This week's Torah reading gives us the Priestly Benediction, delivered by the kohanim (priests) on festivals during services. It is the familiar "May the L-rd bless you and protect you." In commenting on one of the blessings, the Talmud reveals an important aspect of the Jew's attitude to Judaism.

"May the L-rd favor you."1 The Talmud tells us that the ministering angels protested this, because the Torah declares that He "has no favorites."2 G‑d replies to this contradiction: "How can I help but favor Israel? I said, 'You will eat and be sated and (then) you are to thank G‑d for the good earth,'3 and they give thanks for a small morsel of food."

If our faith was dependent on G‑d's immediate blessings, we would have abandoned Judaism centuries agoThis may sound somewhat whimsical at first, but in simple terms it expresses Israel's devotion to G‑d. Israel does not believe in and follow G‑d because He is good to us, out of gratitude for His blessings. If Israel's faith were dependent on G‑d's immediate blessings, based on our "eating and being sated" before we accept Him, then Israel would have abandoned Judaism centuries ago.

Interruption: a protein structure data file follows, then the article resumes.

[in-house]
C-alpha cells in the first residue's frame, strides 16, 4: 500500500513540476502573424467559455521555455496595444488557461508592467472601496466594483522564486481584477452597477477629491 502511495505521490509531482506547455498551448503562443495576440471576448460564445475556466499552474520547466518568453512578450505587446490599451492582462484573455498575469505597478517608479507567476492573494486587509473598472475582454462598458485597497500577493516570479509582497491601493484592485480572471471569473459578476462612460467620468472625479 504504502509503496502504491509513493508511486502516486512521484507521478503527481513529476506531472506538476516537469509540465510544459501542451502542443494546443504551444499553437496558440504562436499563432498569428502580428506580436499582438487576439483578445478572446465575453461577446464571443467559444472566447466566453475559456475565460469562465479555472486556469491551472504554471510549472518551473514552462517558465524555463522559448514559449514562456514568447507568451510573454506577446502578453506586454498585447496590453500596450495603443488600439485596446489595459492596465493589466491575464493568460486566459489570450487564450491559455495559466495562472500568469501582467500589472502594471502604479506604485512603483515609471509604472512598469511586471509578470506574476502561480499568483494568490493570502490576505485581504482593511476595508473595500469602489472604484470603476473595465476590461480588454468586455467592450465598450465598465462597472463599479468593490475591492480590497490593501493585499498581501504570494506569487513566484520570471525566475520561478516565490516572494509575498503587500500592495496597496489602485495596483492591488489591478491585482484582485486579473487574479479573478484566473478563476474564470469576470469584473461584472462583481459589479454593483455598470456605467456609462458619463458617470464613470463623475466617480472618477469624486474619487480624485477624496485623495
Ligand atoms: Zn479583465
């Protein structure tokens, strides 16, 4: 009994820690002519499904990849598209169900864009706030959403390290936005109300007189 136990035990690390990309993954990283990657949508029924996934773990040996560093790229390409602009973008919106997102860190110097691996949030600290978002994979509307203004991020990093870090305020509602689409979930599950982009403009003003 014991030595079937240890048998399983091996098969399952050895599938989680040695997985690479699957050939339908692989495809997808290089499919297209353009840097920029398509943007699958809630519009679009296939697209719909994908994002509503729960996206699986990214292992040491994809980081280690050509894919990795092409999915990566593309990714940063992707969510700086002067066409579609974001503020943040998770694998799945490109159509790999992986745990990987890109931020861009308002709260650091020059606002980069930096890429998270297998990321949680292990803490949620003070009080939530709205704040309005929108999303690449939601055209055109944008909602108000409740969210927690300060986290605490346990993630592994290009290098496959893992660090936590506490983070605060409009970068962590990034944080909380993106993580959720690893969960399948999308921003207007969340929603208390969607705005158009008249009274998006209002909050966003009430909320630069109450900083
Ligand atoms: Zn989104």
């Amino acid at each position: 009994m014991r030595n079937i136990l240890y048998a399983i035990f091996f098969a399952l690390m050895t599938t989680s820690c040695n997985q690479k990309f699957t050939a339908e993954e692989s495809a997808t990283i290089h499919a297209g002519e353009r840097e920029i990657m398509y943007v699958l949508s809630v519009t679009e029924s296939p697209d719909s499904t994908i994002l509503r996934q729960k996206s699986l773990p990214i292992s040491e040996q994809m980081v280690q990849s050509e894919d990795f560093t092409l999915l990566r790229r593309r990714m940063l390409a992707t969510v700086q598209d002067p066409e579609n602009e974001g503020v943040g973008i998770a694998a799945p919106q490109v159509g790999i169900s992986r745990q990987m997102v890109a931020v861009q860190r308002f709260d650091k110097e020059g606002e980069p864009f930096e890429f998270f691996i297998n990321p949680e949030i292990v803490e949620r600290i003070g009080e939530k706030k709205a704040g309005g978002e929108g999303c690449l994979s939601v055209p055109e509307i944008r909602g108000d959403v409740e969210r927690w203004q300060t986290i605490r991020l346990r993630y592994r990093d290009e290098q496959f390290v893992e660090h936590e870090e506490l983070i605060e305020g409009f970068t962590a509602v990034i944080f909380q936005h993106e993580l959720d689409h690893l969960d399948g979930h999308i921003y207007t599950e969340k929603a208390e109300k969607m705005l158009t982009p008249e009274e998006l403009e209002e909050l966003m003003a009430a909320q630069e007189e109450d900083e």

Judaism stresses not G‑d's obligations to man, His debt for our goodness, but man's devotion to G‑d. Not what He owes us, but what we are due Him. We do not demand full satisfaction before expressing gratitude, but gratefully thank Him for the humble morsel, or as our Sages put it, "We should thank G‑d for every breath we take."

Thus Israel earns G‑d's favor. We make no conditions for Him to meet, we present no ultimatum to the Creator, He is never on trial. If we do question, we ask not whether He is doing a good job, but whether we deserve what He has given us.